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Guess what’s in your food…Is it causing you to be depressed? My Soapbox.

11 Nov

Seriously people…

I was reading an article in News Week yesterday where Dr. Andrew Weil M.D.  was explaining that the human body wasn’t  created to live in post industrial times. It is a proven fact that people who live in the poorest countries are 10 TIMES LESS likely to suffer from depression than those who live in the most affluent countries. It’s amazing isn’t it? Of course his article was backed by tons of research that I don’t have in front of me, but the article was really riveting. Among other reasons for the rise in depression, Dr. Weil points the finger at  processed food. Our bodies were designed to eat “whole” foods, not food that have been stripped apart, added to, dyed, injected, and then packaged to sell to consumers.

I am pretty sure the FDA is a scam, and aside from occasionally preventing  the use of cyanide as a food additive,  they serve no valid purpose (I exaggerate, but with some truth). Feel free to look back at my article that talks about alzheimer’s-causing aluminum used as a filler in baking soda.  While you’re there check out my article on  the same components in anti-freeze that are found in your salad dressing!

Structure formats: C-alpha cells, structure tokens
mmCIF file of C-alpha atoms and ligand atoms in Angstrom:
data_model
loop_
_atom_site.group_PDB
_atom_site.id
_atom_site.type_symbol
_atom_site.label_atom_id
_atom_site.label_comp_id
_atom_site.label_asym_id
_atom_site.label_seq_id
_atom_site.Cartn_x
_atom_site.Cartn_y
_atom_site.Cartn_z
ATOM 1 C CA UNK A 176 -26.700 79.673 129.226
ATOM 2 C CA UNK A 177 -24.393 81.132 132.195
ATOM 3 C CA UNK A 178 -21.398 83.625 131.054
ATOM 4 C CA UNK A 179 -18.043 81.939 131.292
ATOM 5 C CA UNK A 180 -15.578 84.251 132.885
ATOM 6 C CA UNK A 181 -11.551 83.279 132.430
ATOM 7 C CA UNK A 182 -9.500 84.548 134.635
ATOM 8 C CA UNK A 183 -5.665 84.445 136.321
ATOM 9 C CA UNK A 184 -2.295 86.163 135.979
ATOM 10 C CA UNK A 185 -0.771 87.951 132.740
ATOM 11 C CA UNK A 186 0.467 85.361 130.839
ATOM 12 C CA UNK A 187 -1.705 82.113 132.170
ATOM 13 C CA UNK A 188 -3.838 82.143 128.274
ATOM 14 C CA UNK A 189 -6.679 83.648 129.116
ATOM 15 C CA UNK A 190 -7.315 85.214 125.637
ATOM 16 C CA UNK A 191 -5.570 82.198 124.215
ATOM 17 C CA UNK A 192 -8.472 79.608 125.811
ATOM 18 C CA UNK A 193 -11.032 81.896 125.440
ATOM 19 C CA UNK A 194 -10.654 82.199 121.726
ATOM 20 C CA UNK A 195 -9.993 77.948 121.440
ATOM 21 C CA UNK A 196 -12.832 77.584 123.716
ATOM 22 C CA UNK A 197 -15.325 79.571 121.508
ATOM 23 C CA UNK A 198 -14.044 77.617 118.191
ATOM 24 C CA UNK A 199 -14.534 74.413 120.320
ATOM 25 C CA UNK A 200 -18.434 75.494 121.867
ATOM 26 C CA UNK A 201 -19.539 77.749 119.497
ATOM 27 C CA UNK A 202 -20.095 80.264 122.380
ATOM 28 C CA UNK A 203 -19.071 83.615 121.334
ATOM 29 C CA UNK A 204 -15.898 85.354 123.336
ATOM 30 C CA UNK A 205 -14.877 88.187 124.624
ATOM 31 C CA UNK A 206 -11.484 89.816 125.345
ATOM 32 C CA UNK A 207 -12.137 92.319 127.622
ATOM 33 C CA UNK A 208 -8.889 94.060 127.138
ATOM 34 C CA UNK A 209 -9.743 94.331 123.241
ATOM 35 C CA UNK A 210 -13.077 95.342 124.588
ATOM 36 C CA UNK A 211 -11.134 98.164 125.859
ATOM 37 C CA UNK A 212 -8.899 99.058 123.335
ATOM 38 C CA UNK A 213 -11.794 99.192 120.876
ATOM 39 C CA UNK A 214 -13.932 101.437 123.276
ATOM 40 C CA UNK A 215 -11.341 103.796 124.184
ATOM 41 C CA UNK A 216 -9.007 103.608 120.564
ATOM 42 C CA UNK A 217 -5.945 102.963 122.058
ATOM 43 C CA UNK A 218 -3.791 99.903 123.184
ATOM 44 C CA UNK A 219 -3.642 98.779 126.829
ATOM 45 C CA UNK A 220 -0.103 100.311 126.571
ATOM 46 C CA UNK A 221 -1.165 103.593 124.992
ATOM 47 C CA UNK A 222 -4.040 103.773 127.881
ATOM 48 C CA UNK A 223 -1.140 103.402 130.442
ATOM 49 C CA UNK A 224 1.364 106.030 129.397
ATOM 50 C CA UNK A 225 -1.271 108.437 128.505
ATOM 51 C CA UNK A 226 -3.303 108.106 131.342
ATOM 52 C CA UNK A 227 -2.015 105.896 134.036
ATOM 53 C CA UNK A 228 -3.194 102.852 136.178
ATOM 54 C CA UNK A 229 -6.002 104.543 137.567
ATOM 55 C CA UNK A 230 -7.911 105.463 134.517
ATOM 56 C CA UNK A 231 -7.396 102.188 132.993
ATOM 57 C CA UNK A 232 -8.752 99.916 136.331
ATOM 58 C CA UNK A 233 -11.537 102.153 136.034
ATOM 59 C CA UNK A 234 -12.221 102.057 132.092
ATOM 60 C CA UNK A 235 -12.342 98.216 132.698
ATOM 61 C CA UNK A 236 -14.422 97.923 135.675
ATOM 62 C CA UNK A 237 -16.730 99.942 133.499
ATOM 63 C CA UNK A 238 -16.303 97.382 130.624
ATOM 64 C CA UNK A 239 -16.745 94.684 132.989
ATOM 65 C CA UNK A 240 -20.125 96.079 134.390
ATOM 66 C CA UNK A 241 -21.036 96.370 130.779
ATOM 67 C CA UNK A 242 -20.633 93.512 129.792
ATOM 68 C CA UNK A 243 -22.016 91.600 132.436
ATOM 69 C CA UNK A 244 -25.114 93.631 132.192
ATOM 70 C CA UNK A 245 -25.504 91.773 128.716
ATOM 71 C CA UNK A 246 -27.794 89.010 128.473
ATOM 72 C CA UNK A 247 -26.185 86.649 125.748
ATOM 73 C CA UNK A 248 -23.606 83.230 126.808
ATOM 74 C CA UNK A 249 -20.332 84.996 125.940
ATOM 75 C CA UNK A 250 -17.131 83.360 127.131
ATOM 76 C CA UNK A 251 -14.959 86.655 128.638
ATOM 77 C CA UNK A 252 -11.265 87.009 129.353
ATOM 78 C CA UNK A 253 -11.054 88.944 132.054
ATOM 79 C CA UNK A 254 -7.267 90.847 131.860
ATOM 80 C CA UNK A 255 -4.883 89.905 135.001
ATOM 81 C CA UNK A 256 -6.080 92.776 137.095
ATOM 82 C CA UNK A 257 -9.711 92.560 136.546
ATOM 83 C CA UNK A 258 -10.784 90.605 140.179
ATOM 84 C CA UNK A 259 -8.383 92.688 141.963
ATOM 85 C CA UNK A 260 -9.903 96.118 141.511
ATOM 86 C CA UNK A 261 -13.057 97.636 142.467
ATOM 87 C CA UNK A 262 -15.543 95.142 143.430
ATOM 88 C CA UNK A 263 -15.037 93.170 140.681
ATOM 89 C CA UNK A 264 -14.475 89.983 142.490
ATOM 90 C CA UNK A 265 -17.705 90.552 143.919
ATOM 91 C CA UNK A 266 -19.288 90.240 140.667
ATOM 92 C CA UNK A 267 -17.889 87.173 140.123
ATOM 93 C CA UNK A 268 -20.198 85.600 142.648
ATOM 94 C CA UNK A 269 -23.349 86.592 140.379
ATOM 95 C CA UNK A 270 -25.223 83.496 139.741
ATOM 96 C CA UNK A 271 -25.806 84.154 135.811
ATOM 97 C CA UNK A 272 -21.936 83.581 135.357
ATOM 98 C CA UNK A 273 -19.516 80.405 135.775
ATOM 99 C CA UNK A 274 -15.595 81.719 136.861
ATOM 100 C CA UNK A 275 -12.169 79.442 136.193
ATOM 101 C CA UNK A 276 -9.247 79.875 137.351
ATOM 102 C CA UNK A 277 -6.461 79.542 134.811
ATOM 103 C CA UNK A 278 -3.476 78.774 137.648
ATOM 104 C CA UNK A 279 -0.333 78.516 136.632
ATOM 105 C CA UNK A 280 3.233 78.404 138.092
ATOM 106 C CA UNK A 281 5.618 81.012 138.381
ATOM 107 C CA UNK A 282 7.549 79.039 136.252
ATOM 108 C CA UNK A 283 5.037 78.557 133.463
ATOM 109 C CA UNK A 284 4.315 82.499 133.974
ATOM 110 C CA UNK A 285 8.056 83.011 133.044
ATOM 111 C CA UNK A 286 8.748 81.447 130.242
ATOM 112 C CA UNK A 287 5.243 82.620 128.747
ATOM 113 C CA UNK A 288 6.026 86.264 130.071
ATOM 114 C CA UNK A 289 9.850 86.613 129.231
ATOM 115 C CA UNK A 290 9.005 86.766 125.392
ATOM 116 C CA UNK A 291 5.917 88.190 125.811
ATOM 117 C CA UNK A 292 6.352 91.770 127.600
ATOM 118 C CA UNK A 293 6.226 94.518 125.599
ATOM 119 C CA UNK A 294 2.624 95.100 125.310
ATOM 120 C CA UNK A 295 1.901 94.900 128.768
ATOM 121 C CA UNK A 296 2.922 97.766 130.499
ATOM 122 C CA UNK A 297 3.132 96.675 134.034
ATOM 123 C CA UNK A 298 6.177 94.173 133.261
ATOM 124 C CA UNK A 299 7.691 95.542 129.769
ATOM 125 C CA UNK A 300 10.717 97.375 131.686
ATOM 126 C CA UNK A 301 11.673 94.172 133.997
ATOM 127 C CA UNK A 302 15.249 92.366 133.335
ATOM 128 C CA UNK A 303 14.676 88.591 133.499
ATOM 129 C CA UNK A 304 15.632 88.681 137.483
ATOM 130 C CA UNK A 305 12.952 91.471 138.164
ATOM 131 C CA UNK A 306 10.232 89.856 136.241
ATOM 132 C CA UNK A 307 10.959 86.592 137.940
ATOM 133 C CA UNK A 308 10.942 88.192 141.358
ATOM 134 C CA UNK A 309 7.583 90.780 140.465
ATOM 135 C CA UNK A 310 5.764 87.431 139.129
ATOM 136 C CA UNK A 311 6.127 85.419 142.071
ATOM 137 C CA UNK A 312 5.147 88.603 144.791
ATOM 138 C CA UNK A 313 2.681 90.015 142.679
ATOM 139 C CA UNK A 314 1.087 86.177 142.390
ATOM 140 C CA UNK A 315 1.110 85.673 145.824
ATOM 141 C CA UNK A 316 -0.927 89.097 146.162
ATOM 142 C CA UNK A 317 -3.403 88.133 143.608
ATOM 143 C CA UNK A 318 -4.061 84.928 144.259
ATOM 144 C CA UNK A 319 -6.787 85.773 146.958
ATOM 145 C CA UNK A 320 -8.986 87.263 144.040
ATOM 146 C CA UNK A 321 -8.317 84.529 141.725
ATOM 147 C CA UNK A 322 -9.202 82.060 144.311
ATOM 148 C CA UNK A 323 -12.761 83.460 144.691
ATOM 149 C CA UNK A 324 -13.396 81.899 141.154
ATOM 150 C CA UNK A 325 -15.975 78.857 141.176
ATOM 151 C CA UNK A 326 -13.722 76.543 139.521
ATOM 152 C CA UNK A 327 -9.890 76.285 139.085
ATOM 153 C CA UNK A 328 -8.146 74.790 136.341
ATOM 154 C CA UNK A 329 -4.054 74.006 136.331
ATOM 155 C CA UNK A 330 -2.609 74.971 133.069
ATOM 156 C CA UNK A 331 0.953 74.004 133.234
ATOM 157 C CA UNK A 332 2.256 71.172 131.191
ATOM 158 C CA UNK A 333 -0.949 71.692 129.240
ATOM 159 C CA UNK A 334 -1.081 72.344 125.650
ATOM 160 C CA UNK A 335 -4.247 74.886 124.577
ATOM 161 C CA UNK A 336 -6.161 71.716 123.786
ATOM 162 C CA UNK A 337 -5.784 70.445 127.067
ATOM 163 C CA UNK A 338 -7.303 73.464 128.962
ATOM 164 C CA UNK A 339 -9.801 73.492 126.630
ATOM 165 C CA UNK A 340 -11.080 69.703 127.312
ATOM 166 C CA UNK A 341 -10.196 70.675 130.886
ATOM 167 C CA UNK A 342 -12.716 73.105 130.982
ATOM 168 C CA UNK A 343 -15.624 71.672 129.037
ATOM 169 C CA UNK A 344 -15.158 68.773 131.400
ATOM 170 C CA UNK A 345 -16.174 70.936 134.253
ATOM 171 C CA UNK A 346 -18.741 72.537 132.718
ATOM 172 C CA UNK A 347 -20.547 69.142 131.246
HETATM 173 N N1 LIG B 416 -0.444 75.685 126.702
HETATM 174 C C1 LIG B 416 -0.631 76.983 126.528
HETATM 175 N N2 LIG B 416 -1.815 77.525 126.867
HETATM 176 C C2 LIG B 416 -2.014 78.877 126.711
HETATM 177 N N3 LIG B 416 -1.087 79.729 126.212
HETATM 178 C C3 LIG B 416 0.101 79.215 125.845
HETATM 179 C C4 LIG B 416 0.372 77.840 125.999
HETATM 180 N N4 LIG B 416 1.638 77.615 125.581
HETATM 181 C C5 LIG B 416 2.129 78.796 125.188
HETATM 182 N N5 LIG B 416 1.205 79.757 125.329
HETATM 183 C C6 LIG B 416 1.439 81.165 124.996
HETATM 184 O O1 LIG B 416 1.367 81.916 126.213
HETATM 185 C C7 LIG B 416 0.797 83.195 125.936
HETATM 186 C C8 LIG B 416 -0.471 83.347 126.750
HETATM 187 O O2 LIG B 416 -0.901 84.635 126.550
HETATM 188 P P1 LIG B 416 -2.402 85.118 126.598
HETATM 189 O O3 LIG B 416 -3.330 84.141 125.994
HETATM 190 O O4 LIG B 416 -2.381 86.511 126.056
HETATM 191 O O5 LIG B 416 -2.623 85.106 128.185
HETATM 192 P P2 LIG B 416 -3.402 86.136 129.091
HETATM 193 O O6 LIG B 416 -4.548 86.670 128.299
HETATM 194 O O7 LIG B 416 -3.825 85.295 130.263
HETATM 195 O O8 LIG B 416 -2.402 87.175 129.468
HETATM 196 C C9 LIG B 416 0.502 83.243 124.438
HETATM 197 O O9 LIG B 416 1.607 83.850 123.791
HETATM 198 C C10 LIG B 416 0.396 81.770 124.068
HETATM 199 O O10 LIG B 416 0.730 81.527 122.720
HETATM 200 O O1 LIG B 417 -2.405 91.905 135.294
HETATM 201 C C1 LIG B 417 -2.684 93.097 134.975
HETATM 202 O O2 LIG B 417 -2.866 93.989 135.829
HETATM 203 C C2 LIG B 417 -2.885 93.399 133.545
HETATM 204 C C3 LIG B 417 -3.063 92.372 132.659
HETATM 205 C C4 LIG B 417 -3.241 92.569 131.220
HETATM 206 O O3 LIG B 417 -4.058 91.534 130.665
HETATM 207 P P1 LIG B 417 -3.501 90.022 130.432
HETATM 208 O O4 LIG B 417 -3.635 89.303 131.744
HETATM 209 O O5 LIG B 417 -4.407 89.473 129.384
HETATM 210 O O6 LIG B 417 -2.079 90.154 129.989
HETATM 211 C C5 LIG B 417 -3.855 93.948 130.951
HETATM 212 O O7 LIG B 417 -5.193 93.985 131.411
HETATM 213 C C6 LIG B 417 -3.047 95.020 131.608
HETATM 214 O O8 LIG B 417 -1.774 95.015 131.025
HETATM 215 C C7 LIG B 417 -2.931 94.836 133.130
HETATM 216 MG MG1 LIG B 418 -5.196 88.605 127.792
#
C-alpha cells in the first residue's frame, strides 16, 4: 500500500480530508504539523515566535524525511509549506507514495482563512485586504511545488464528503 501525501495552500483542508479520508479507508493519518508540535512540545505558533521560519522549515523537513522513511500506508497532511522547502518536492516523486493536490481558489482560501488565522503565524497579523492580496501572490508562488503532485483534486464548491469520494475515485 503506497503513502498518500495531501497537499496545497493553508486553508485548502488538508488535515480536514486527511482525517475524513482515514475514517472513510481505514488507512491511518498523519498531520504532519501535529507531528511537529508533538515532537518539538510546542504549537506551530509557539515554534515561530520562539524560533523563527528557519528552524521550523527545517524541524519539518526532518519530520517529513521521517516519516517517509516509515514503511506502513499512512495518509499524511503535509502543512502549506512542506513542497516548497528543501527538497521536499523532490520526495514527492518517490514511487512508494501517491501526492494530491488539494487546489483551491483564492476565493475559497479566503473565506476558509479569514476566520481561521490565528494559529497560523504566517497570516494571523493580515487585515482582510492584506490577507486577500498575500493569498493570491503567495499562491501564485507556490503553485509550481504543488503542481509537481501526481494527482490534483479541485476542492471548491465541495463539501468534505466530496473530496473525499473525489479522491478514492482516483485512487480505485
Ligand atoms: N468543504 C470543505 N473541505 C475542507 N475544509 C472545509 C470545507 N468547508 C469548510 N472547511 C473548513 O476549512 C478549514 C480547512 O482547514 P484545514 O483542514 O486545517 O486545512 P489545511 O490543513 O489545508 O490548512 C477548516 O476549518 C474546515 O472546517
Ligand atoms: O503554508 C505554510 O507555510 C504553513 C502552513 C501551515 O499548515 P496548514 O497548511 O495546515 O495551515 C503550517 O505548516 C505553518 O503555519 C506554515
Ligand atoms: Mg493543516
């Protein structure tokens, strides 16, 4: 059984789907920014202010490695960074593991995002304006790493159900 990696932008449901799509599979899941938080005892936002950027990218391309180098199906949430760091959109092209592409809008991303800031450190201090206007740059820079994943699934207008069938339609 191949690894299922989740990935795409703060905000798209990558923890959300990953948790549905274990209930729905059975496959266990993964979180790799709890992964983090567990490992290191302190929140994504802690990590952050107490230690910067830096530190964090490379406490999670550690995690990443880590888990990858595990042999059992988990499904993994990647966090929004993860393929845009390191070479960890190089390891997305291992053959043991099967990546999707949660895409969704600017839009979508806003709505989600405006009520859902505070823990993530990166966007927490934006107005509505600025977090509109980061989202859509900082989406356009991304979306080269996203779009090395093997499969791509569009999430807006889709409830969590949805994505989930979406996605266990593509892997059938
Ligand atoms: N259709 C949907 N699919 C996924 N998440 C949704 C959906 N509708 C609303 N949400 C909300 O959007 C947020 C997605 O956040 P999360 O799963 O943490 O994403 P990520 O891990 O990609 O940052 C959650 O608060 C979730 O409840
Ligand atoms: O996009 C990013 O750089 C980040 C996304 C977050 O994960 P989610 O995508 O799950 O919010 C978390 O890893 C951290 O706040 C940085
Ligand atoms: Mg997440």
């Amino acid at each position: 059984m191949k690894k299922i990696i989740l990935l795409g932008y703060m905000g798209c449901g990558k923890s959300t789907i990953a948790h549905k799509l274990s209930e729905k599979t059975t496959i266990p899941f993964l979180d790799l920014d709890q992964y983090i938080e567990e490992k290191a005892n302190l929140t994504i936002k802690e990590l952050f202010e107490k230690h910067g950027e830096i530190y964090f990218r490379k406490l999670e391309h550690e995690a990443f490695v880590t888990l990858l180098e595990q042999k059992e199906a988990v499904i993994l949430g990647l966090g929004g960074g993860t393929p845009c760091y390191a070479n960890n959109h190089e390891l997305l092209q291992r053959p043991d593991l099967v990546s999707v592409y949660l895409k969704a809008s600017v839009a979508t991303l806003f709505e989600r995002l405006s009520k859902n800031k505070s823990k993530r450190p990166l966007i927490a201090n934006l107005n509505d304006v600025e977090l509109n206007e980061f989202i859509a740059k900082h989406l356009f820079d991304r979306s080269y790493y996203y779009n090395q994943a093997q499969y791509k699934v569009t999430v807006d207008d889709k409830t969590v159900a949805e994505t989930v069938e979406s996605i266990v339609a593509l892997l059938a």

My latest discovery  was that the McDonald’s McRib contains the same ingredient that makes up the primary ingredient in yoga mats.  There are 70 ingredients found in the McRib bun alone, and the worst one isn’t even a food, it’s a chemical called azodicarbonamid.  Experts say that it is such a small quantity that it isn’t worth worrying over. Would you  take a bite out of your yoga mat even if it wouldn’t hurt you too bad? What’s worse is  when I ran a simple search for azodicarbonamid in foods, 614 other foods popped up!!


I already know what my skeptic friends (and mother) are going to be thinking…

1) Everything has something in it that will hurt me.

2) It’s too overwhelming to keep up with what’s bad and what’s good for me.

3) There is such a small amount of disgusting chemicals in it that it won’t hurt me.

4) I don’t care.


Well, the above may be true, and ignorance may be bliss, but it is important for people to realize what we put into our bodies day after day… After all, we are what we eat.

I question why people in the poorest countries are 10 times less likely to be depressed than, lets say, Americans? Perhaps its because there isn’t as much stress.  There are no big business meetings, no traffic, no iphones, no email, no dvr, no keeping up with the Kardashians Jones’.  But I do think that there is a significance that people in poorer countries eat from the earth. Yes,there is famine and poverty, but they sure as heck aren’t eating Pop tarts and Twinkies (which by the way don’t have a cream  center…it’s just beef fat.)

I’m just sayin’…


Homemade Cinnamon Raisin Bread

4 Apr

For the last few months I’ve been testing out new recipes for homemade bread. After learning so many scary facts about chemicals found in store-bought bread, and while knowing myself well enough to realize I’ll never give bread up, I made it my mission to make our own.  This is by far the most complicated of the breads I have made, but it’s actually easy, and so delicious! My family ate half a loaf at breakfast this morning!